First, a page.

1945 Flood  -  Swirling waters Temuka district  

The Orari River over spilled southwards at several points. The floods affected Geraldine and Temuka and the northern half of the Levels Plain.
Estimated damage in the county £21,000. The rain commenced on 20th February in torrents sweeping away bridges and flooding Temuka.

Evening Post, 22 February 1945, Page 8 SOUTH CANTERBURY FLOODS
Timaru, February 21. With all rivers running feet above the previous highest levels, and some already having broken their banks to send water swirling over the countryside, South Canterbury is experiencing the worst flood in memory. The season has been disastrous enough, but exceptionally heavy rain in the last 24 hours has produced damage which is likely to amount to thousands of pounds. Throughout today hundreds of people were evacuated from their homes in the Saltwater Creek area, Timaru, where the water on the airport reached a depth of 11 feet, and was still rising tonight. Many homes had to be evacuated in Waimate, Temuka, and Geraldine.
    In Temuka-the water was two feet deep in the shops. The previous highest level in Temuka was back in 1902, and then was not as serious as now. In the Totara Valley area 1000 sheep were washed away from one farm alone and stock losses on other farms are likely to be heavy. There were a number of rumours tonight concerning the loss of life, but none was confirmed. It is known that a number of persons are marooned on the Opihi River reserve, where the water rose 10 feet. At Pleasant Point a bus containing 12 passengers is marooned on a bridge, and they will have to stay there, till daylight. Further south an Army truck with an unknown number of passengers is also marooned. The rainfall in one area was 14 inches in 36 hours, while in Timaru six inches fell in 24 hours.

Martin's Milk Bar, Elite Theatre, Cornwell's, Temuka.

This is a view taken from in front of the police station looking towards town. This was taken early too.

Evening Post, 23 February 1945, Page 4
The South Island Main Trunk railway will not be fully open for days. South of Christchurch there is damage of varying extent at intervals all the way from the Selwyn River to Glenavy, 38 miles south of Timaru. The worst break in Canterbury is at the Temuka bridge, where there is a gap of 140 feet to be bridged There may be an equally bad gap in the line at Pareora, but the water has been too high for a proper assessment to be made.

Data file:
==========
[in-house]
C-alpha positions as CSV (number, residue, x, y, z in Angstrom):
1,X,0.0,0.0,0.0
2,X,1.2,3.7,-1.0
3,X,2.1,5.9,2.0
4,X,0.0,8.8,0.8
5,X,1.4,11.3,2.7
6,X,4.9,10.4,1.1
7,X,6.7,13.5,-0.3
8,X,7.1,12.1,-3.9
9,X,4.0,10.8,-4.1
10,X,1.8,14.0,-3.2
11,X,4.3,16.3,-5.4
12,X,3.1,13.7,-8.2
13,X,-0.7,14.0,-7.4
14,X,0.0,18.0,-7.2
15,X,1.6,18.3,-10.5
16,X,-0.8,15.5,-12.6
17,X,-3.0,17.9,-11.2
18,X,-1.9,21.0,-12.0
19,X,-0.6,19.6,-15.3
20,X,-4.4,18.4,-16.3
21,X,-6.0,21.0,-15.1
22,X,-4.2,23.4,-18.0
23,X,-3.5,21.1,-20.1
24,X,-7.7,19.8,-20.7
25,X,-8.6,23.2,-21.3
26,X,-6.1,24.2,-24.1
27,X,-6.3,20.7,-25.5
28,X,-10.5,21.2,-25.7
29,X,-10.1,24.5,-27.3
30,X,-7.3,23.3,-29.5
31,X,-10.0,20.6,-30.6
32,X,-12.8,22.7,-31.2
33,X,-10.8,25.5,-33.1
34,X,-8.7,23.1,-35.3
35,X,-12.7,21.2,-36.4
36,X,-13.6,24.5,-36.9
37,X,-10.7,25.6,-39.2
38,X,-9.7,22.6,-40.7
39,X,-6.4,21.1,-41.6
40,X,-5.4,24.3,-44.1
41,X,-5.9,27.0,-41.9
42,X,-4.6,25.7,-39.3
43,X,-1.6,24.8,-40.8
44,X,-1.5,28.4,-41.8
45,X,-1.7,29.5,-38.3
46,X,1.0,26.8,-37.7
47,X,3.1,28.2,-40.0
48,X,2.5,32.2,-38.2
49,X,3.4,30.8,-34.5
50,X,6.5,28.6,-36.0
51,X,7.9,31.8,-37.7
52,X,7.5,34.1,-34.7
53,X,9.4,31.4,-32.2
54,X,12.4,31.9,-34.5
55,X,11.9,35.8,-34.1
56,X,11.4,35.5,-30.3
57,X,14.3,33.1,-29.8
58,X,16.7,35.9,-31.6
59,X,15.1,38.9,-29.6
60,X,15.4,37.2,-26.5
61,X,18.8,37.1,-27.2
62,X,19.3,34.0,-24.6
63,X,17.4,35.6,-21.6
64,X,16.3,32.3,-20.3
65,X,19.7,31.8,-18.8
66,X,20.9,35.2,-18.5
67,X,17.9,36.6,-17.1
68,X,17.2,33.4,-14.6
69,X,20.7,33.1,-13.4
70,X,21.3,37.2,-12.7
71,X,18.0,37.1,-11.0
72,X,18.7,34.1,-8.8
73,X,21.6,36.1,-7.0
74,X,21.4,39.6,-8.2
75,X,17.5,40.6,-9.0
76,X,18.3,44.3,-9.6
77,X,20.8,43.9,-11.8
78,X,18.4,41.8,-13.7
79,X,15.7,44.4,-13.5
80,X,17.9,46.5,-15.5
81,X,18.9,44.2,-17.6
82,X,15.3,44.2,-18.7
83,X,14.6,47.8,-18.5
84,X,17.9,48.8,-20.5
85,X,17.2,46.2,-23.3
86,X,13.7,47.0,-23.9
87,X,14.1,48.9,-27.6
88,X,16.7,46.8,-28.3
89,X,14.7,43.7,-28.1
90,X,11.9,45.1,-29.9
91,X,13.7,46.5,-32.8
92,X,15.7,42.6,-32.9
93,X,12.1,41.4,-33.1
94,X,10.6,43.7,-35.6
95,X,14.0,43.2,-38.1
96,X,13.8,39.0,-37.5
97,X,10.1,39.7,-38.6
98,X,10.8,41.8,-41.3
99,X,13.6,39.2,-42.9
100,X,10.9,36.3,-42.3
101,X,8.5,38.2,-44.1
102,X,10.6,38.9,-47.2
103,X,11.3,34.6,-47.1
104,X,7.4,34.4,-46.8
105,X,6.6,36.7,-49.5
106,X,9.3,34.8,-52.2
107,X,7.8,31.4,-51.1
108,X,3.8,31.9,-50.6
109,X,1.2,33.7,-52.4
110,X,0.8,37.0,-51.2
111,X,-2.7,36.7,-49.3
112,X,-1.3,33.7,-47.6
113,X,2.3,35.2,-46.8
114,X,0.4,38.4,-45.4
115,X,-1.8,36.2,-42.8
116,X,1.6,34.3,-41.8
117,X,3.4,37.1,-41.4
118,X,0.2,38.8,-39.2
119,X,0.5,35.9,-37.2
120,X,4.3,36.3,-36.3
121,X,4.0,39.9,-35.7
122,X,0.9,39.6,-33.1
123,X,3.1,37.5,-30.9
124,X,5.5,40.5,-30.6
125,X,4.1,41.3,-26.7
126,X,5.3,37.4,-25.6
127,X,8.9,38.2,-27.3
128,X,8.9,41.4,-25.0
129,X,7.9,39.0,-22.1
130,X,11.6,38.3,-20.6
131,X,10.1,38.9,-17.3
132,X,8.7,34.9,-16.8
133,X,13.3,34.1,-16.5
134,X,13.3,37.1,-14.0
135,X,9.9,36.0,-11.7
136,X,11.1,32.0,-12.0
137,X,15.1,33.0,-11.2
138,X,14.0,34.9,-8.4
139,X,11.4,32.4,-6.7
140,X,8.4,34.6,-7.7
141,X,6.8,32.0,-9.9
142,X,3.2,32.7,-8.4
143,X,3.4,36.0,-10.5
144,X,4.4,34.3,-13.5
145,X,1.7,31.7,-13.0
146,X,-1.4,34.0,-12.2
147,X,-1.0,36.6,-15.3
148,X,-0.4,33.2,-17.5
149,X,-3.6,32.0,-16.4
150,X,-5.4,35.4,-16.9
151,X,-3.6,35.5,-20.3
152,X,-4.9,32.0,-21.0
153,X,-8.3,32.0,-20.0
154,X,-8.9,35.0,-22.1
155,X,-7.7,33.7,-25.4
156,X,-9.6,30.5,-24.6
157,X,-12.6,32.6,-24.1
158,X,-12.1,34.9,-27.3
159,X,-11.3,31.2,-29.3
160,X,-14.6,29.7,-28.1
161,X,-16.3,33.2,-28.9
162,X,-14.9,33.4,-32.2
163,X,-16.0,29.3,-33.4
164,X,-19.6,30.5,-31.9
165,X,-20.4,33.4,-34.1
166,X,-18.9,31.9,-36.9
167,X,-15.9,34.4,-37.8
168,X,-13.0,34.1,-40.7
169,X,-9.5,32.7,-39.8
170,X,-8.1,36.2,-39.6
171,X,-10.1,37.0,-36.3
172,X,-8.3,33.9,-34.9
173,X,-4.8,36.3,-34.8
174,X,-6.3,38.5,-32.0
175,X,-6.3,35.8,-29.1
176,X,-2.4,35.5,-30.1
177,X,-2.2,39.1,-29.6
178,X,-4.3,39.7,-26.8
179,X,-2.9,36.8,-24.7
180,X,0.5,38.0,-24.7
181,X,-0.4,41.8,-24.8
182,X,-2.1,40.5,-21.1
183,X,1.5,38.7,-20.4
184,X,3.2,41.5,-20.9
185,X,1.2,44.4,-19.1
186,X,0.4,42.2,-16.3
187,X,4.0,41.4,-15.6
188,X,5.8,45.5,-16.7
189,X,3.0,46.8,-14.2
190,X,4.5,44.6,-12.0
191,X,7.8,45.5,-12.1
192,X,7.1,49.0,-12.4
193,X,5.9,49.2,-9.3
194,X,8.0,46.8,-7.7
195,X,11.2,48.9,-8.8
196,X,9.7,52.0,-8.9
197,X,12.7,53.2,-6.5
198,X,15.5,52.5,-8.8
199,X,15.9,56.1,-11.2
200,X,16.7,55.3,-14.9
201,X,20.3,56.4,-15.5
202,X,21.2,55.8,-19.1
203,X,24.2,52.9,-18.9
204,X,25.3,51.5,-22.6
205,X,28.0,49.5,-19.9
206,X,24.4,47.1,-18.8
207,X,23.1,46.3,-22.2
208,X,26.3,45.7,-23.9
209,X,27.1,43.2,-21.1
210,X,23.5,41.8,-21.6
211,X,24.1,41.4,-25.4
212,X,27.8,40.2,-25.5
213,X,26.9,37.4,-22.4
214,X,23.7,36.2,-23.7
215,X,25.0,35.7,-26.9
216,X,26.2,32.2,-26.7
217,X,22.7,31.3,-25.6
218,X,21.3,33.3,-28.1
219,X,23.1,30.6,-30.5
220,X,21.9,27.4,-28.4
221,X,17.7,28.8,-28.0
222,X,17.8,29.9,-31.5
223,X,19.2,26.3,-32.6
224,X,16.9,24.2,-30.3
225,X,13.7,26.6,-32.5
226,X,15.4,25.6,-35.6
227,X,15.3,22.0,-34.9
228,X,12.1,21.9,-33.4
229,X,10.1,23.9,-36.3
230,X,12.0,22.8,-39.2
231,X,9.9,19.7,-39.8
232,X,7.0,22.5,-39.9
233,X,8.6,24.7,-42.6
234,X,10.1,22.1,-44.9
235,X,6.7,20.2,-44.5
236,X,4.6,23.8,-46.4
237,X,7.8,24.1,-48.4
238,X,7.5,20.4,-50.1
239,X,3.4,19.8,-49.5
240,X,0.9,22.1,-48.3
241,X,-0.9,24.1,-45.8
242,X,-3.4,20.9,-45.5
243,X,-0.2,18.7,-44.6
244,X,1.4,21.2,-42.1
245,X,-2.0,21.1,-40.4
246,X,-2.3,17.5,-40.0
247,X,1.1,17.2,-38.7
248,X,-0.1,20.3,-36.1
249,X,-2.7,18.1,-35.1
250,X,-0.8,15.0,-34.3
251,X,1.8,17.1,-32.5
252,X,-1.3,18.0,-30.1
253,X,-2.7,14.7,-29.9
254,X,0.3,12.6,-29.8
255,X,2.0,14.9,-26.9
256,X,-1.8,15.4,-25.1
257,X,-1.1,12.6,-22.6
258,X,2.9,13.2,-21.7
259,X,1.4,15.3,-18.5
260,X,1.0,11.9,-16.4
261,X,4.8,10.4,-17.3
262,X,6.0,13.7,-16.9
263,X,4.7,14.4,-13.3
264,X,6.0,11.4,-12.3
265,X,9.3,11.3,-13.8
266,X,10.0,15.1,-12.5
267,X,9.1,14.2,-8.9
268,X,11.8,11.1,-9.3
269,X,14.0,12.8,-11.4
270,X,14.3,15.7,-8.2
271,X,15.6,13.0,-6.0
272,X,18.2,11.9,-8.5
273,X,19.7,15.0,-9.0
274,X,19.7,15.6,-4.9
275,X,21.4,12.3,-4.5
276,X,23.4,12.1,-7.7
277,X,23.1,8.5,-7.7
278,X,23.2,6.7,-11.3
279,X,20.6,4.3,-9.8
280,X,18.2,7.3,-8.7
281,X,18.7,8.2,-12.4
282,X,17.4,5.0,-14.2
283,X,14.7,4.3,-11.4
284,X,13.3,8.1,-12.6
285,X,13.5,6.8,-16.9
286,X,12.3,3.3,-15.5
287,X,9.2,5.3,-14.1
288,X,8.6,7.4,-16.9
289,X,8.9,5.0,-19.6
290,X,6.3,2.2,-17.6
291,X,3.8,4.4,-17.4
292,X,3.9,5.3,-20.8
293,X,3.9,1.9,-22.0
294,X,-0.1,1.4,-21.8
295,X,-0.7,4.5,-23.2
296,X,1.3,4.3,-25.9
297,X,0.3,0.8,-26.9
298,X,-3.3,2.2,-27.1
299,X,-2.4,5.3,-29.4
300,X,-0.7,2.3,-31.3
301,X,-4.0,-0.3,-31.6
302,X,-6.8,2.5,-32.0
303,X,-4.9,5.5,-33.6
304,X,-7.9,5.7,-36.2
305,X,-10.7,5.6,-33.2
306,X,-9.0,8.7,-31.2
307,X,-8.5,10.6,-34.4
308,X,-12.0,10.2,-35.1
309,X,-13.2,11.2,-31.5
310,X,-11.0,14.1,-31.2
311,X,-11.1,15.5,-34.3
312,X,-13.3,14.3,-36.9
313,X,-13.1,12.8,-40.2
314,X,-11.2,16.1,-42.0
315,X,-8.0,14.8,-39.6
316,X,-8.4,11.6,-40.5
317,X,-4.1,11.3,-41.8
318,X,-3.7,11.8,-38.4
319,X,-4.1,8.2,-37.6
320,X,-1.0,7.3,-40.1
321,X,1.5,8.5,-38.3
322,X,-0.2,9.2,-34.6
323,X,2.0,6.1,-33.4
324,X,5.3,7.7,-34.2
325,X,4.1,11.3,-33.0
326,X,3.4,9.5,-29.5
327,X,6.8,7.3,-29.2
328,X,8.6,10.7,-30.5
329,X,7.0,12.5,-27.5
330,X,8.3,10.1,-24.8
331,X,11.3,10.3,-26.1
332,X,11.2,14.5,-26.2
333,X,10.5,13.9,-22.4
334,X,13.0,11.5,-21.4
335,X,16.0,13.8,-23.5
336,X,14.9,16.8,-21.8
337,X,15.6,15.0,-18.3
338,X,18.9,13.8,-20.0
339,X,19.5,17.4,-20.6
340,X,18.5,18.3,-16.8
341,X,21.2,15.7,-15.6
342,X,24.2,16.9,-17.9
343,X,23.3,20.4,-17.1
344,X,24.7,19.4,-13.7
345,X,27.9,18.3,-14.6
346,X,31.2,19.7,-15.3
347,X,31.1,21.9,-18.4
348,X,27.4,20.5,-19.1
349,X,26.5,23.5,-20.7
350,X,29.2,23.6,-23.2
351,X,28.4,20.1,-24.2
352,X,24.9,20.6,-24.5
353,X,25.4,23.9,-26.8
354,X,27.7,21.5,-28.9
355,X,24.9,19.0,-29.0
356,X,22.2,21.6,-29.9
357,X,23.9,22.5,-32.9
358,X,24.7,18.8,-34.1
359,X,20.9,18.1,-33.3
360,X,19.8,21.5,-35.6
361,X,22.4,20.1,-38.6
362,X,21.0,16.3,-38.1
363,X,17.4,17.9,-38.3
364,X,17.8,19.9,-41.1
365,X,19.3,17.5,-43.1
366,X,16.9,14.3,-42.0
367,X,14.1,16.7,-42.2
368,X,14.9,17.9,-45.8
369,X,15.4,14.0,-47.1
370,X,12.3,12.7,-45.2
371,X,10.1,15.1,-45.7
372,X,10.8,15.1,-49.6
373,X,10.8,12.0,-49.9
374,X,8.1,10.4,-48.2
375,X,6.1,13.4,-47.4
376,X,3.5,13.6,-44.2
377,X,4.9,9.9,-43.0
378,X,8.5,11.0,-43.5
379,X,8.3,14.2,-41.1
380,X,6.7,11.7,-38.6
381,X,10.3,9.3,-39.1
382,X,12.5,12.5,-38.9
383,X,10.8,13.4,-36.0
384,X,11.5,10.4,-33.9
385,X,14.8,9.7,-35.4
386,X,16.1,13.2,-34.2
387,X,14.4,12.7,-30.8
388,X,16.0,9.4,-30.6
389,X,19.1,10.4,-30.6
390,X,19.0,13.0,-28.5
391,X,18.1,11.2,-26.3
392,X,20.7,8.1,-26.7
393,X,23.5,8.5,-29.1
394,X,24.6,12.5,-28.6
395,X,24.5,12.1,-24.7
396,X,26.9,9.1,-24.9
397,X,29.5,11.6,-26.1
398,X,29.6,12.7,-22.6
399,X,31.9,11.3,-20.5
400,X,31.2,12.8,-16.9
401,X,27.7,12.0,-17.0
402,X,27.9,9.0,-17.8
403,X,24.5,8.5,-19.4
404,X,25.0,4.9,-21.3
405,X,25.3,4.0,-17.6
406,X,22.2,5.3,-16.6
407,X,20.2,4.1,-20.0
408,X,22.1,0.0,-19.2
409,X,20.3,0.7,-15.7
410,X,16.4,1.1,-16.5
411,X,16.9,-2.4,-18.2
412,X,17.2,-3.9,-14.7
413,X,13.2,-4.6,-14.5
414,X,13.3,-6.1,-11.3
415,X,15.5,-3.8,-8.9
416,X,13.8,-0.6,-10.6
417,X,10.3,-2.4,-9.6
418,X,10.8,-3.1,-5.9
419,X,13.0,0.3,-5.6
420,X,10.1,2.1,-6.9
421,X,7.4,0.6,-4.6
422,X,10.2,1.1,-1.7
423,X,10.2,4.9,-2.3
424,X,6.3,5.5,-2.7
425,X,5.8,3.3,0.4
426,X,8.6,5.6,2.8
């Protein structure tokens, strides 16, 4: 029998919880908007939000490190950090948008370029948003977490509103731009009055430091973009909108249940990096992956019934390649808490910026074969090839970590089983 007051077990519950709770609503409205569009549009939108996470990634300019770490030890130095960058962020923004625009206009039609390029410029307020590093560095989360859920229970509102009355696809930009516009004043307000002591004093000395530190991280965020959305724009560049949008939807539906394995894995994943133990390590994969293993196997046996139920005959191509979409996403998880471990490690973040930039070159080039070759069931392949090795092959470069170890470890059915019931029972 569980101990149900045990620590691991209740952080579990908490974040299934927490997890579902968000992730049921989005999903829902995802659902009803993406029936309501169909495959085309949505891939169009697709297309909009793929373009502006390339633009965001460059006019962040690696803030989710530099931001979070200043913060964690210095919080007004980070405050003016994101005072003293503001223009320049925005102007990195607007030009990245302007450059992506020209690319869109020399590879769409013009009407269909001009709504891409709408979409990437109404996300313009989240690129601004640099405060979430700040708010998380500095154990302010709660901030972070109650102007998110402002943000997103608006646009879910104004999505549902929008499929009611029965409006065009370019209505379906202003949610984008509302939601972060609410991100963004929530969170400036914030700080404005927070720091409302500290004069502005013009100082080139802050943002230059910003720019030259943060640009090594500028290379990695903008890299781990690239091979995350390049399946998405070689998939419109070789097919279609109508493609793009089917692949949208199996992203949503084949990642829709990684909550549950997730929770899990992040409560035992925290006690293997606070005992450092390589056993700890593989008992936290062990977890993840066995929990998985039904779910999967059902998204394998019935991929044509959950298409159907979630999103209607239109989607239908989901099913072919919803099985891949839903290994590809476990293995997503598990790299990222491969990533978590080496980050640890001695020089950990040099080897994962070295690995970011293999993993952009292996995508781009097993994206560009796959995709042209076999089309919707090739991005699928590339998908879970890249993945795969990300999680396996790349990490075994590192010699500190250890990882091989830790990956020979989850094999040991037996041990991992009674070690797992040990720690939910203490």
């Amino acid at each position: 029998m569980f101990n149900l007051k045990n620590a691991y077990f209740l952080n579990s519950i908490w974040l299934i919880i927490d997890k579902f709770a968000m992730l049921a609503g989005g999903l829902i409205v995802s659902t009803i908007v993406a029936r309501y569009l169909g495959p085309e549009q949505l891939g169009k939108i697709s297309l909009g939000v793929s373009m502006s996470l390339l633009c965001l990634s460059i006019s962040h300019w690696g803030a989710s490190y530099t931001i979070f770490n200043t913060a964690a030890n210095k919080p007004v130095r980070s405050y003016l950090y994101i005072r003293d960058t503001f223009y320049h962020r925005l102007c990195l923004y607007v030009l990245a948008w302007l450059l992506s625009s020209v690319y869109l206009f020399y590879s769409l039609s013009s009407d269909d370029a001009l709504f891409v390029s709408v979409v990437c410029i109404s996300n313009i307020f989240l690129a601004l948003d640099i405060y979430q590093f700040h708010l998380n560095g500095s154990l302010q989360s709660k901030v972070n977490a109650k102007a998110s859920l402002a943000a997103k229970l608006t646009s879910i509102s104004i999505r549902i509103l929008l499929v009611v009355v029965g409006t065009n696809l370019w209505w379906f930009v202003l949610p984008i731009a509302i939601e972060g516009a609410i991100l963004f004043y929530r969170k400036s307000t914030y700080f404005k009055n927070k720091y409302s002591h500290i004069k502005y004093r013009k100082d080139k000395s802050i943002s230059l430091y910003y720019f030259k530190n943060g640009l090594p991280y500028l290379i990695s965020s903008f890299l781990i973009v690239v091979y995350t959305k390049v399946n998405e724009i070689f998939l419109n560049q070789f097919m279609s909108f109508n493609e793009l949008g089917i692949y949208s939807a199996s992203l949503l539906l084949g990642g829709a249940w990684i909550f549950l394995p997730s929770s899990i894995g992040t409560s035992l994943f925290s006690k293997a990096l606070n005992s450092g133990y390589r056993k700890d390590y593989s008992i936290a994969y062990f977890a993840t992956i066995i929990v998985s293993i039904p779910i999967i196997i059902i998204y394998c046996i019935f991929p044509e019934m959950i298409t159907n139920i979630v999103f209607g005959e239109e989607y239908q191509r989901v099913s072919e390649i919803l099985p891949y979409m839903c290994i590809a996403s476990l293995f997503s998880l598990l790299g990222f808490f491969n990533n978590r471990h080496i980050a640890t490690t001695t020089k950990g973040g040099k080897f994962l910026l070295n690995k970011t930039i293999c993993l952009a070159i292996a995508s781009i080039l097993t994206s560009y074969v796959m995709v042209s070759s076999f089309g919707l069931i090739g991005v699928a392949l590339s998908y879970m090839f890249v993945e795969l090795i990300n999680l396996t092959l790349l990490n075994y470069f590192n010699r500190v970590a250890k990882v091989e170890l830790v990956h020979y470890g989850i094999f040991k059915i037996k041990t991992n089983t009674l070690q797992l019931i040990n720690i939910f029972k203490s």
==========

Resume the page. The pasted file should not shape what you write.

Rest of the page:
A view of the main street taken early in the day. Miller's Ltd across the street.

This is the P.O. taken at 1 p.m too. The water looks rough doesn't it. I guess it would be a good deal rougher by 5 p.m. when it was at its peak.
The writing on the back is in the handwriting of the late Jean Smith (wife of Gil Smith). Photos courtesy of Stan Smith, posted Jan. 2012.  compare (opens in another window)

This is the monument in front of the post office.
Rolleston memorial (opens in another window)

The Crown Hotel. This was taken at 1 p.m. & the flood, didn't reach its peak till 5 p.m.
Compare the window sill and vent. (opens in another window)

Temuka has suffered from floods throughout its history.

Evening Post, 24 February 1945, Page 9
A representative of the Department of Agriculture, and probably the Minister (Mr. Roberts), a representative of the Treasury and the Commissioner of Supply (Mr. F. R. Picot) will fly to Christchurch tomorrow to make an inspection of the flood damage in Canterbury, stated the Minister of Works (Mr. Semple) this evening after he had had a telephone conversation with the Prime Minister (Mr. Fraser). Something has got to be done to help these people," said Mr. Semple after he had described the damage he had seen and the cheerful spirit of the people. "These representatives of the Government are arriving, and the question of assistance to farmers and people whose homes have been wrecked will be considered forthwith on the spot." Mr. Semple said that at Temuka he bad seen a sad and sorry spectacle. There had been six feet of water through some houses, and he had seen lathers, mothers, and children scraping silt off the walls. The people, however, seemed quite cheerful and he had met no moaners. A catastrophe had overtaken them, but they had met it like Britishers and had done their best to help themselves. Only the sealing of the highways had prevented an unparalleled highway disaster. Had the highway not been sealed there would have been no highway left, said Mr. Semple. In one or two places near Temuka, where the highway was not sealed, there were washouts nearly six feet deep. That was a picture of what would have happened if the highway had not been paved.